"Sustaining Plantations and Certifying Inequalities: Towards A Decolonial Critique of Sustainable Palm Oil Certifications in Indonesia."

von Hariati Sinaga
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Working Paper 17

Sustaining Plantations and Certifying Inequalities: Towards A Decolonial Critique of Sustainable Palm Oil Certifications in Indonesia [pdf, 427 kb]. (Englisch)

von Hariati Sinaga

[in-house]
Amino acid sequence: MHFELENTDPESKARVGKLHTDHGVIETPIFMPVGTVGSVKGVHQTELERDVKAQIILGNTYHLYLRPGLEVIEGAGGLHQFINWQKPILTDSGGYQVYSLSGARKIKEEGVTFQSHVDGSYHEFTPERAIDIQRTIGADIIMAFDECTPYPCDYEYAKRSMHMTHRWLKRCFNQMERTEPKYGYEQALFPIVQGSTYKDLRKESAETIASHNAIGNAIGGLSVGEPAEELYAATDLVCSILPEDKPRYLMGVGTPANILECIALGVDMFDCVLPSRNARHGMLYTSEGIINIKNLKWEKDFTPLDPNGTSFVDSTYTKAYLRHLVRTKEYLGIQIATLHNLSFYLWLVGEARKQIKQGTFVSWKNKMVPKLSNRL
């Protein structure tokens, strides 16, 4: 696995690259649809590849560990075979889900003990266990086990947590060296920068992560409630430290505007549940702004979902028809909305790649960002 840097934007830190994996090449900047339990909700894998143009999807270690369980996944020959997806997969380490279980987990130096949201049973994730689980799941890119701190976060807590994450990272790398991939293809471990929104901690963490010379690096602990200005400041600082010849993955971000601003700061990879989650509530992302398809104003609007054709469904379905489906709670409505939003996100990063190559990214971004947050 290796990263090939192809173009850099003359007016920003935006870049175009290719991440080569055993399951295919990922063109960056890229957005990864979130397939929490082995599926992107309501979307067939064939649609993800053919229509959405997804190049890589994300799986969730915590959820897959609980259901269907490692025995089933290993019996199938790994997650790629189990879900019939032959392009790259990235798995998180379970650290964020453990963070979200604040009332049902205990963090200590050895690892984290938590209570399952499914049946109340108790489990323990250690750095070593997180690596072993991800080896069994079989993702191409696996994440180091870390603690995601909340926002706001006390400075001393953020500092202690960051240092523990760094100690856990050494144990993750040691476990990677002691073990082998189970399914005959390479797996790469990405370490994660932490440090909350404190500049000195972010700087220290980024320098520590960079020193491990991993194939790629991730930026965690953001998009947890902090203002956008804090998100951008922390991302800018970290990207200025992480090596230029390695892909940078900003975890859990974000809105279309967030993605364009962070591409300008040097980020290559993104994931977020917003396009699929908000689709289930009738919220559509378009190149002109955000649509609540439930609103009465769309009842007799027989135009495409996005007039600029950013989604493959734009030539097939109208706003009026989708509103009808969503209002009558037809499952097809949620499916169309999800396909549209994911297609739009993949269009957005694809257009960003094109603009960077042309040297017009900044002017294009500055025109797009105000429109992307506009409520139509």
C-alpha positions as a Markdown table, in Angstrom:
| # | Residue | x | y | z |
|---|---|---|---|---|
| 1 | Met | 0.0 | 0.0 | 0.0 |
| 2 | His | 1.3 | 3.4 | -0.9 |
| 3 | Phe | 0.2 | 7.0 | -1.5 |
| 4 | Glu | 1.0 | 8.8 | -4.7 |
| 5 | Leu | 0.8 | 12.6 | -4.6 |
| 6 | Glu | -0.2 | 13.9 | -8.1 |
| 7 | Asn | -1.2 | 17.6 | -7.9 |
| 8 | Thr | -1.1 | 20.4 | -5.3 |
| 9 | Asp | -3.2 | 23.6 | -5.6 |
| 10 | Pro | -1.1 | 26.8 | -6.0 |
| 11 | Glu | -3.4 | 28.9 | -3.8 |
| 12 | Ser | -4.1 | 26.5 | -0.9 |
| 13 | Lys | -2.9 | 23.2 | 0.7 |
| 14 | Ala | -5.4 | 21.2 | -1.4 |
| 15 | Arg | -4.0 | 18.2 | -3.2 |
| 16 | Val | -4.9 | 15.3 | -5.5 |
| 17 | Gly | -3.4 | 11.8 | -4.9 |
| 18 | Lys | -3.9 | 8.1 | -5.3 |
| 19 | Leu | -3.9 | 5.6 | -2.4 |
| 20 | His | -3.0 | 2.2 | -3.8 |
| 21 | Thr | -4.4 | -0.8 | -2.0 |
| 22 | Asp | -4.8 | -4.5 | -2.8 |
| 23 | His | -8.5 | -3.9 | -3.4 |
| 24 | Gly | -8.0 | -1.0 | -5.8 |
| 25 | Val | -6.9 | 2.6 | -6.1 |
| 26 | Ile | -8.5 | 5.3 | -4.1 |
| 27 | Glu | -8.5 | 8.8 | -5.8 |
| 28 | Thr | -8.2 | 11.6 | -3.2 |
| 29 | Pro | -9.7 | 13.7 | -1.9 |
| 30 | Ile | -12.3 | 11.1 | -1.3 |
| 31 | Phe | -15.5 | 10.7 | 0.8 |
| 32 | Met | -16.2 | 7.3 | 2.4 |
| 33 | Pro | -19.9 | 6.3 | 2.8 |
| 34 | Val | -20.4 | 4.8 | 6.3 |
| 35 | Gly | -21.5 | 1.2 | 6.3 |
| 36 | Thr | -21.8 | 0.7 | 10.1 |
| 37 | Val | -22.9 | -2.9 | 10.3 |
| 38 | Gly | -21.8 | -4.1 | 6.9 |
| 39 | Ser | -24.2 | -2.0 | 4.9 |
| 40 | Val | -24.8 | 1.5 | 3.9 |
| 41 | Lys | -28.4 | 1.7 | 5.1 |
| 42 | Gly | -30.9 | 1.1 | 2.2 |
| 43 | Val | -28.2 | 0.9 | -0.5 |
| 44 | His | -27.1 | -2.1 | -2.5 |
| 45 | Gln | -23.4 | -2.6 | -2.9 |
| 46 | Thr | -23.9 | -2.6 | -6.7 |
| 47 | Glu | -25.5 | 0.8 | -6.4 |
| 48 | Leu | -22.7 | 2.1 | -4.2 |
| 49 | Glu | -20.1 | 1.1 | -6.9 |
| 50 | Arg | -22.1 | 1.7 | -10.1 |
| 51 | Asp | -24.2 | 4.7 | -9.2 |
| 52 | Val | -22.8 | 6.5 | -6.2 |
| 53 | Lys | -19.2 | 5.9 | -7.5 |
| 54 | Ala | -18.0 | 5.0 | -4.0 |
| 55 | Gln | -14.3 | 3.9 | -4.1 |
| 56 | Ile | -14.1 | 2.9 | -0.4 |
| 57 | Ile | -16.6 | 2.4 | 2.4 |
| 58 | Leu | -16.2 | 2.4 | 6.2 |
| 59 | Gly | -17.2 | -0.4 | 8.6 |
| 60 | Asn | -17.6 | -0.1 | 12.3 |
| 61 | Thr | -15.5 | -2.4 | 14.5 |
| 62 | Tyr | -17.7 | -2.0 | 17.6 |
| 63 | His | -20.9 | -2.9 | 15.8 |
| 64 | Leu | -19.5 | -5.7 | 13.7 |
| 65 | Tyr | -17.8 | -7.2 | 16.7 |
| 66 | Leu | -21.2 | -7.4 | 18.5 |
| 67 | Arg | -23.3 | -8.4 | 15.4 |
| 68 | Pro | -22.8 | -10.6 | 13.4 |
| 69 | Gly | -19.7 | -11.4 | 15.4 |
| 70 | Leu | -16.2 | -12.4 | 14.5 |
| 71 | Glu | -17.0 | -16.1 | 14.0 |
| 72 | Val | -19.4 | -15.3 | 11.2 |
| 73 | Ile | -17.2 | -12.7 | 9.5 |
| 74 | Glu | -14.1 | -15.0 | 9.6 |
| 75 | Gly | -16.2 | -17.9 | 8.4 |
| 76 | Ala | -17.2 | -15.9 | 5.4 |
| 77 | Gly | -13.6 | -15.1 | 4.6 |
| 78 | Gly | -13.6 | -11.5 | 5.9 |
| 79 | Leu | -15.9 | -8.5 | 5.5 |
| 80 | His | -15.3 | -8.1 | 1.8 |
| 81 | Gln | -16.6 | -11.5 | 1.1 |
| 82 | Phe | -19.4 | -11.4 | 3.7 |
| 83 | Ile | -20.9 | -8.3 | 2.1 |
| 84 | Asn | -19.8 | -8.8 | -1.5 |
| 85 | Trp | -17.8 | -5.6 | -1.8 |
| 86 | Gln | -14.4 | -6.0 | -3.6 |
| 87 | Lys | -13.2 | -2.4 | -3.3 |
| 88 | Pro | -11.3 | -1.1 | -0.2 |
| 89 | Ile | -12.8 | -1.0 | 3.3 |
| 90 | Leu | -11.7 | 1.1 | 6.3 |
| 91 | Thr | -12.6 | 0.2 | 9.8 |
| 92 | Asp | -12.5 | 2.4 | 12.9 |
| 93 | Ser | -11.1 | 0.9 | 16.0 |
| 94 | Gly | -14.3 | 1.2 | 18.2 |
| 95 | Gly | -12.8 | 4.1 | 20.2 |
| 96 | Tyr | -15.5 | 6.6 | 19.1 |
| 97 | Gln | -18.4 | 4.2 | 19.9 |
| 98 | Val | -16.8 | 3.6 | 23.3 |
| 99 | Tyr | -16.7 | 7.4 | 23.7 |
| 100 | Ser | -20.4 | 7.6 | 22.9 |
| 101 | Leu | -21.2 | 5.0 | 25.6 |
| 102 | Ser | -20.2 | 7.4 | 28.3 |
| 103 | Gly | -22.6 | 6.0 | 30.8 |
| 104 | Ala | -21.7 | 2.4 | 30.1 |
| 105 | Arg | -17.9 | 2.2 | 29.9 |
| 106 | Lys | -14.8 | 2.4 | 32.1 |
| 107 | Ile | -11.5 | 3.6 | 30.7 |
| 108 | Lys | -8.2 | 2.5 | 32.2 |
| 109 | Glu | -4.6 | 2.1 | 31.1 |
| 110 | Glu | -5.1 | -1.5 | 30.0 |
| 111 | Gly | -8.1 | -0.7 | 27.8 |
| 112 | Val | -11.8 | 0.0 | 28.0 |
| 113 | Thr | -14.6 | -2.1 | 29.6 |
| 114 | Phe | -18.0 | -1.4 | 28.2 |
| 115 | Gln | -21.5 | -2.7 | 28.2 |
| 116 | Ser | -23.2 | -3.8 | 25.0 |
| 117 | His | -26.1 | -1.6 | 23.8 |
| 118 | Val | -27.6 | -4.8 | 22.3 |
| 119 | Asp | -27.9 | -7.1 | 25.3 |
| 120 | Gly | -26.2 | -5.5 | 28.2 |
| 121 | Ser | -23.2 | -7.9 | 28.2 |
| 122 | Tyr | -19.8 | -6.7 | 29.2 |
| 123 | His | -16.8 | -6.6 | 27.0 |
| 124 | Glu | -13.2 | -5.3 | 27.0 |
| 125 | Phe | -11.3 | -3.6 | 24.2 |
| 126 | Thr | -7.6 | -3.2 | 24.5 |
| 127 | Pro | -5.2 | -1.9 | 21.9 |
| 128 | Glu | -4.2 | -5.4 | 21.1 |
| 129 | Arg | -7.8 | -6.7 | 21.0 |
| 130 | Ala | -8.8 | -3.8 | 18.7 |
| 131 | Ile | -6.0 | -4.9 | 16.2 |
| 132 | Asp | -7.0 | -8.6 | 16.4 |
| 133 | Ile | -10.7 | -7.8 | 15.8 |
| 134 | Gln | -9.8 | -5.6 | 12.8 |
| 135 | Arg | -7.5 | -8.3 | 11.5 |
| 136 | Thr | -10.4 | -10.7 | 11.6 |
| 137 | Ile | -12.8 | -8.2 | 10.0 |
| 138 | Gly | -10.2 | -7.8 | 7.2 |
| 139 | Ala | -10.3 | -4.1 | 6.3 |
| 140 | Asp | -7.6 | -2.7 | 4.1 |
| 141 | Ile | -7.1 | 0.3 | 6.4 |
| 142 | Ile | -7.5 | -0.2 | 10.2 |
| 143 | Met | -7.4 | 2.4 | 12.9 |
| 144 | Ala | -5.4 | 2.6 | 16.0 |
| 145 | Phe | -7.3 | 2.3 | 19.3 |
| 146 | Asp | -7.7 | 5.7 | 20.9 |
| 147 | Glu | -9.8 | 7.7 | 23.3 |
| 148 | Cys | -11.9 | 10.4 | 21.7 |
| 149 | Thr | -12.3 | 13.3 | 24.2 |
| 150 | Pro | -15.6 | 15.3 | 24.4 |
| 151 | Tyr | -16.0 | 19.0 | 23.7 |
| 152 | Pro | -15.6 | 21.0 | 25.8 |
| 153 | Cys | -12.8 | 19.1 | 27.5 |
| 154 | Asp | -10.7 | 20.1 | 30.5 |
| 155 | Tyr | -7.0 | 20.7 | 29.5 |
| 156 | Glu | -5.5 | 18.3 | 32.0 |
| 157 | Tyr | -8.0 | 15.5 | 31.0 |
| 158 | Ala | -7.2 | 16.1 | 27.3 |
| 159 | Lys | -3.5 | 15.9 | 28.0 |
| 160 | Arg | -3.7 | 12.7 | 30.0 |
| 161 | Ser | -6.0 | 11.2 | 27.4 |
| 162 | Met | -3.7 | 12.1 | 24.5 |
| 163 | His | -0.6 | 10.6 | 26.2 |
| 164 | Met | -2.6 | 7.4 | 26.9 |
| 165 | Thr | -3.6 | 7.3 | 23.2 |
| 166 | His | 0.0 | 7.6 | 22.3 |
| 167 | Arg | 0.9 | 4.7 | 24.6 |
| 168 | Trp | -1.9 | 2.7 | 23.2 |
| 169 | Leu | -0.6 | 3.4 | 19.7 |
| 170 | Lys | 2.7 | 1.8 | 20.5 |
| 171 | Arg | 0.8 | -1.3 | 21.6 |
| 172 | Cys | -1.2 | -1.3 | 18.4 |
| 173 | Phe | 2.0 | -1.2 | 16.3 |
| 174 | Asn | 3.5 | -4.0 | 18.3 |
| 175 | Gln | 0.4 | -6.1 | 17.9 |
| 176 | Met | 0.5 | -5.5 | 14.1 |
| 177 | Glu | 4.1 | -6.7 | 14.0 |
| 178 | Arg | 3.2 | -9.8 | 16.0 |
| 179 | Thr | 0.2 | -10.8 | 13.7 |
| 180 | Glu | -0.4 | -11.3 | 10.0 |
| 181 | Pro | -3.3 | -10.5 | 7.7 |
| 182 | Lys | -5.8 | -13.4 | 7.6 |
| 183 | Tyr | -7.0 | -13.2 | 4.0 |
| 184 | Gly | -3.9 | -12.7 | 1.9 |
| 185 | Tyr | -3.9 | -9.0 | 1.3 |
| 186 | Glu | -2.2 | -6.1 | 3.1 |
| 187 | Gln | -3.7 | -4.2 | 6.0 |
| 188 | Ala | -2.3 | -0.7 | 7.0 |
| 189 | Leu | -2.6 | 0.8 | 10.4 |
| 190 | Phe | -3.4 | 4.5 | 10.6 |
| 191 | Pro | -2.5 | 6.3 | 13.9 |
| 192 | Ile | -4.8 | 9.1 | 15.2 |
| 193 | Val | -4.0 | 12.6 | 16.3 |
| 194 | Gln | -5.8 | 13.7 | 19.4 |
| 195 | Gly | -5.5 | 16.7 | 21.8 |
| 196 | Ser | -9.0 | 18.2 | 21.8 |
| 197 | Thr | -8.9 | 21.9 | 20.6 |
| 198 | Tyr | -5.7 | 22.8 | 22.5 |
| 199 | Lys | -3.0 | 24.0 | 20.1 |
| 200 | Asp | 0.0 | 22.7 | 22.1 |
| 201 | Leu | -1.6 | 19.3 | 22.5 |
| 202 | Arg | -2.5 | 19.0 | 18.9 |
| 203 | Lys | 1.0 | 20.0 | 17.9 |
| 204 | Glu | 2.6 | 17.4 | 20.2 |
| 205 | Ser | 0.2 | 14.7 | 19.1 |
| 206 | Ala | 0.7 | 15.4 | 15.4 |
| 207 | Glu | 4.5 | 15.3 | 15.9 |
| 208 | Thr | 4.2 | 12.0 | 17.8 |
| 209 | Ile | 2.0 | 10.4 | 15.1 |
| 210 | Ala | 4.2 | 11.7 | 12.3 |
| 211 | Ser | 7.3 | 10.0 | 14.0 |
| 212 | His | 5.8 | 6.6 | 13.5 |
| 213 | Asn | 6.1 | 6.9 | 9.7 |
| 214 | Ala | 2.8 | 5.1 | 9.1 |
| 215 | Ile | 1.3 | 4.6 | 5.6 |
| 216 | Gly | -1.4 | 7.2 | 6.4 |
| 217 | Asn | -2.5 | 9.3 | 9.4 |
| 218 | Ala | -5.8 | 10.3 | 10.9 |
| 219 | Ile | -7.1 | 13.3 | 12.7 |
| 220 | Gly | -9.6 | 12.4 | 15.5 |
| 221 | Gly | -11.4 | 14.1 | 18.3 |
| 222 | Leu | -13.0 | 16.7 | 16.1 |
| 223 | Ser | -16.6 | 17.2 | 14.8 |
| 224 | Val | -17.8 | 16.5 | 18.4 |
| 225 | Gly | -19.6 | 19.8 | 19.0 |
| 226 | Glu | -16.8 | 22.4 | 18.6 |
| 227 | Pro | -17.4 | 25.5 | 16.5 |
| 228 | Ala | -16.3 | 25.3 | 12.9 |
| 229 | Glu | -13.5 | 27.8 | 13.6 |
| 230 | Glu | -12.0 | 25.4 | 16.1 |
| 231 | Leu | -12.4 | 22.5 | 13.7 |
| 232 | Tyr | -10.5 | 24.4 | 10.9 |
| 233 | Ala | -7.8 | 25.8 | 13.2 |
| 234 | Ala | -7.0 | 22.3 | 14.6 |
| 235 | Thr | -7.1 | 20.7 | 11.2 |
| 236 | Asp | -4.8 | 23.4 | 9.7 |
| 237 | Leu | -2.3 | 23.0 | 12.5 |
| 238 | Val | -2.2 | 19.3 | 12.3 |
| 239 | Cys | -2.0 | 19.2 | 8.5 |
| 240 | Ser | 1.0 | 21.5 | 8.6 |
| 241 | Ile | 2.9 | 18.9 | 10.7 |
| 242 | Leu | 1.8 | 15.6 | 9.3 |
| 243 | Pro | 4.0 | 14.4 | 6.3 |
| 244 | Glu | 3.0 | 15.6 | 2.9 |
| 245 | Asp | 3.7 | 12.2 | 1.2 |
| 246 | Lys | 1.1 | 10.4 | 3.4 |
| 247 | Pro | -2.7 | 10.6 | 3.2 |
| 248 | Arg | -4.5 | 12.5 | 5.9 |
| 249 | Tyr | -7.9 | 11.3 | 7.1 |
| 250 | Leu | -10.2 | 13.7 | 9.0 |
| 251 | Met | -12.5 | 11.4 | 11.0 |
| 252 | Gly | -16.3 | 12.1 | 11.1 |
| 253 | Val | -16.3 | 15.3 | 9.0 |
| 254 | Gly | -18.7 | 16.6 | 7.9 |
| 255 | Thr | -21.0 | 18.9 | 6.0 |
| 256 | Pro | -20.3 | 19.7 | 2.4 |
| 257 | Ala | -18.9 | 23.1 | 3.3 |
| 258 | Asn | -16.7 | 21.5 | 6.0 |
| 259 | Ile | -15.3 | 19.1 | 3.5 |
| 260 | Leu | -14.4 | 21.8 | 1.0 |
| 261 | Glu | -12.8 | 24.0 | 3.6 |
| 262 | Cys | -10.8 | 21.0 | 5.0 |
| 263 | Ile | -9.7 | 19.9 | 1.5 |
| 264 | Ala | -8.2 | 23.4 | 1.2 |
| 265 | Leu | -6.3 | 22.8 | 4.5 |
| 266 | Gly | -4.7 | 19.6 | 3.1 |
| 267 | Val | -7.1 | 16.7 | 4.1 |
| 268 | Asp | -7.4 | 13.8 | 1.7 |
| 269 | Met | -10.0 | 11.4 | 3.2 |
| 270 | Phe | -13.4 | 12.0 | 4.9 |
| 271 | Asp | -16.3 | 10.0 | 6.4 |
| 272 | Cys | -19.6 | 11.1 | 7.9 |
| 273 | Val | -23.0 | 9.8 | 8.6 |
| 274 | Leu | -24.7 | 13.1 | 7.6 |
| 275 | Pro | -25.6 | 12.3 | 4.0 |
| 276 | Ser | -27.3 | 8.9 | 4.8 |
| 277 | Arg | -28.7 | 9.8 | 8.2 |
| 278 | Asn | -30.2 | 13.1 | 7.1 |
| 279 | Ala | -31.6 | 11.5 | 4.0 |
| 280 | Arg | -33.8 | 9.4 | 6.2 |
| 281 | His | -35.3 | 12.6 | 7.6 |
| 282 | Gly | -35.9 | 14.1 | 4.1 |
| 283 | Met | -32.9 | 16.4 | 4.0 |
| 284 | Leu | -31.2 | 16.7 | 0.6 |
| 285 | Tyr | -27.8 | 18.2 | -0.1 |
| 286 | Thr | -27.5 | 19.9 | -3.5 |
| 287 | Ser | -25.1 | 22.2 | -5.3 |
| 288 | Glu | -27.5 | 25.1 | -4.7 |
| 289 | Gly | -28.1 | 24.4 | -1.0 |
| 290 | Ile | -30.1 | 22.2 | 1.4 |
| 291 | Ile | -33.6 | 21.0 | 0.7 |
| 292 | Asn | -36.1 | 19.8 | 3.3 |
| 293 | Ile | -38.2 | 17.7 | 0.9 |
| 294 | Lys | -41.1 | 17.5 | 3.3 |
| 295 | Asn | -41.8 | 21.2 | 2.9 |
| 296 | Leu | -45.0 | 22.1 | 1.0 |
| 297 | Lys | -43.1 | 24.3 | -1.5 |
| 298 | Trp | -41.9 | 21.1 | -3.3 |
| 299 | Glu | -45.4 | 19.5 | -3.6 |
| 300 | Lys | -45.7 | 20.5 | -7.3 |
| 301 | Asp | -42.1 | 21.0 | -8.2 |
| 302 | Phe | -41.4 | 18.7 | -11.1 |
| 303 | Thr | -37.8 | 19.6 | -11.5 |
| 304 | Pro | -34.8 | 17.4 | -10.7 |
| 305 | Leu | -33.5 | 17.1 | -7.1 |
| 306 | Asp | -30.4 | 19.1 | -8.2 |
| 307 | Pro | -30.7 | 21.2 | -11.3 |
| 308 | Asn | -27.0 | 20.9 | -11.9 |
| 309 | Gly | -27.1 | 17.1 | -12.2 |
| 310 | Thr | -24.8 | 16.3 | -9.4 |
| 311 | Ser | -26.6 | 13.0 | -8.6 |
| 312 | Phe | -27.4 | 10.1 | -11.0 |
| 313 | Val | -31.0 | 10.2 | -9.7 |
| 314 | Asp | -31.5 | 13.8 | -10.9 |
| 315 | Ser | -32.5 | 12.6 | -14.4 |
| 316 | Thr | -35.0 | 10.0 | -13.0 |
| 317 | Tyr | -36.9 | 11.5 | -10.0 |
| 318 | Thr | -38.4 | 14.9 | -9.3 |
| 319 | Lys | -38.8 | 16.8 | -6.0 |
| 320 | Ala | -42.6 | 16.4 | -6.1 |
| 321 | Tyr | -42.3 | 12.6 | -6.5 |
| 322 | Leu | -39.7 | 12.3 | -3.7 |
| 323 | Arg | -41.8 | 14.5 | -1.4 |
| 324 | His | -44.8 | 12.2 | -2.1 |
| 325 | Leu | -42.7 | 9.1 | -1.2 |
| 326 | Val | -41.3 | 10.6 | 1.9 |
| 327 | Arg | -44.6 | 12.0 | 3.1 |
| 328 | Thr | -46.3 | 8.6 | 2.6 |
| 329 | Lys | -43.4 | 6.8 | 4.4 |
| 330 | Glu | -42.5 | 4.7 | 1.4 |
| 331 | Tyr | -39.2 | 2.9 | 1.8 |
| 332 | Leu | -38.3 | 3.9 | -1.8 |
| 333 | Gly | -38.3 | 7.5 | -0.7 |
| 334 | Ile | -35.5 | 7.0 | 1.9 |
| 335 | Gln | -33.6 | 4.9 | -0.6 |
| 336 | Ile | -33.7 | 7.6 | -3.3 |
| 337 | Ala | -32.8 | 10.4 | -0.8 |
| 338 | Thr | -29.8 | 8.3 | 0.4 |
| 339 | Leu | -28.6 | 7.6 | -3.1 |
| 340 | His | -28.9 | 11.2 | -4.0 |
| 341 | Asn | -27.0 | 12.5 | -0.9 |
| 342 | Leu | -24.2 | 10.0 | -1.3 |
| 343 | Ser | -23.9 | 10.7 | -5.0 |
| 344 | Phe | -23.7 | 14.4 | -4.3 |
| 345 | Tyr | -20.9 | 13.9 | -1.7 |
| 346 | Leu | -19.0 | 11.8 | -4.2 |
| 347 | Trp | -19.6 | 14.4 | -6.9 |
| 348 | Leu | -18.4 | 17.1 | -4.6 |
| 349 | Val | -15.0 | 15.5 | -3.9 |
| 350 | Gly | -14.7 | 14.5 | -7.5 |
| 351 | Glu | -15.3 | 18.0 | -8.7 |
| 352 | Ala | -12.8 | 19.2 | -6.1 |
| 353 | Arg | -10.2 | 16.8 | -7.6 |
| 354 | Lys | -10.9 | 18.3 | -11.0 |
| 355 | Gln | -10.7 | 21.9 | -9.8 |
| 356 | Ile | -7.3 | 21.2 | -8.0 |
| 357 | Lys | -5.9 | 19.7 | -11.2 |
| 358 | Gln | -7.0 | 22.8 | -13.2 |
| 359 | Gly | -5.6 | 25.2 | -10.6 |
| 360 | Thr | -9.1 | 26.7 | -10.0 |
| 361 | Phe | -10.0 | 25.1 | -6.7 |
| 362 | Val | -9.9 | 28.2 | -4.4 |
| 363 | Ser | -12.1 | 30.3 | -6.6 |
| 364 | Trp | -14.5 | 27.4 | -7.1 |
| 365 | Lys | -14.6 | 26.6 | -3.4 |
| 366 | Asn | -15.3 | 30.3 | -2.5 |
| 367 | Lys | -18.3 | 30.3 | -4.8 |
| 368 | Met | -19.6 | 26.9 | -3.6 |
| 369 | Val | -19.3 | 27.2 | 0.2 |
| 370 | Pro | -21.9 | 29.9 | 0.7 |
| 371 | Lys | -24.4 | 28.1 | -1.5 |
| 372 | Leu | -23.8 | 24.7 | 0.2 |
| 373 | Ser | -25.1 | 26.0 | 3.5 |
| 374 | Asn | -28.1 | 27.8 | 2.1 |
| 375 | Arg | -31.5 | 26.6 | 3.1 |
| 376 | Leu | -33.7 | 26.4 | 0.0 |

The adverse effects of oil palm development on the environment have put pressures on actors in palm oil industry to ensure the production of sustainable palm oil. The emergence of the Roundtable on Sustainable Palm Oil (RSPO) serves as a response to the pressures. While receiving criticisms, the RSPO certification has also been followed by the rise in an “alternative” sustainable palm oil certification scheme, such as the Indonesian Sustainable Palm Oil (ISPO). The Indonesian government introduces the ISPO certification as the RSPO is deemed as a neo-colonialist tool. Contention to the certification mechanisms have mainly focused either on the “greenwashing” or the lack of inclusivity of the certification mechanisms. Drawing on insights from the decolonial approach, this paper sketches a critique that goes beyond the North-South binary and places socioecological relations at the centre of the analysis. Additionally, informed by the domestication literature, this paper conceptualises “sustainability certifications as domestication”, arguing that the RSPO and ISPO certifications serve as resource making that reproduces inequalities. As such, this paper also contends that the ISPO is not an alternative sustainable governance despite claiming to be one. Additionally, the paper also seeks to draw lessons from the socioecological relations of palm oil production originating in Central and West Africa.